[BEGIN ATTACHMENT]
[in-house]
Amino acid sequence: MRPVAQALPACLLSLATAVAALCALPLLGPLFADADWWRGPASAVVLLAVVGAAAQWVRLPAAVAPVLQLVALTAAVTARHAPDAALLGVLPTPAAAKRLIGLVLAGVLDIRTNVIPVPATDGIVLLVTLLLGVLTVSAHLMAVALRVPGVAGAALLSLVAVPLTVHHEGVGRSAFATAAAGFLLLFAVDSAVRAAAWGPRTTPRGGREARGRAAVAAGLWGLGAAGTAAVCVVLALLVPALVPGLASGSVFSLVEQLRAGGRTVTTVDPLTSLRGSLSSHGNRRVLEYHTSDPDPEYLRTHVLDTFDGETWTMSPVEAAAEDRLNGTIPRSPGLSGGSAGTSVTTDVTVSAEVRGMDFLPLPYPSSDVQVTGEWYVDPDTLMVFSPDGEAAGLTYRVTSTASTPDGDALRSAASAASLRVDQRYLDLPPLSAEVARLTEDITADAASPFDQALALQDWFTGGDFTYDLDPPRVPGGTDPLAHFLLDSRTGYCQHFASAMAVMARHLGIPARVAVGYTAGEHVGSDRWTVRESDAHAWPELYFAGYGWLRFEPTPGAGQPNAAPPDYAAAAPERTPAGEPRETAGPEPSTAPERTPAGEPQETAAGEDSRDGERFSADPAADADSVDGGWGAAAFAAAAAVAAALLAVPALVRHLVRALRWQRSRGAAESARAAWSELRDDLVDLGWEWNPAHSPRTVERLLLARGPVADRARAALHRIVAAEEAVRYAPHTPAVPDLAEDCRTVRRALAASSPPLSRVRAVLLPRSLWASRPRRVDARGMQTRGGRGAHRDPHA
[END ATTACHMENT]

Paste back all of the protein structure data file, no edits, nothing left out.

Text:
[in-house]
Amino acid sequence: MRPVAQALPACLLSLATAVAALCALPLLGPLFADADWWRGPASAVVLLAVVGAAAQWVRLPAAVAPVLQLVALTAAVTARHAPDAALLGVLPTPAAAKRLIGLVLAGVLDIRTNVIPVPATDGIVLLVTLLLGVLTVSAHLMAVALRVPGVAGAALLSLVAVPLTVHHEGVGRSAFATAAAGFLLLFAVDSAVRAAAWGPRTTPRGGREARGRAAVAAGLWGLGAAGTAAVCVVLALLVPALVPGLASGSVFSLVEQLRAGGRTVTTVDPLTSLRGSLSSHGNRRVLEYHTSDPDPEYLRTHVLDTFDGETWTMSPVEAAAEDRLNGTIPRSPGLSGGSAGTSVTTDVTVSAEVRGMDFLPLPYPSSDVQVTGEWYVDPDTLMVFSPDGEAAGLTYRVTSTASTPDGDALRSAASAASLRVDQRYLDLPPLSAEVARLTEDITADAASPFDQALALQDWFTGGDFTYDLDPPRVPGGTDPLAHFLLDSRTGYCQHFASAMAVMARHLGIPARVAVGYTAGEHVGSDRWTVRESDAHAWPELYFAGYGWLRFEPTPGAGQPNAAPPDYAAAAPERTPAGEPRETAGPEPSTAPERTPAGEPQETAAGEDSRDGERFSADPAADADSVDGGWGAAAFAAAAAVAAALLAVPALVRHLVRALRWQRSRGAAESARAAWSELRDDLVDLGWEWNPAHSPRTVERLLLARGPVADRARAALHRIVAAEEAVRYAPHTPAVPDLAEDCRTVRRALAASSPPLSRVRAVLLPRSLWASRPRRVDARGMQTRGGRGAHRDPHA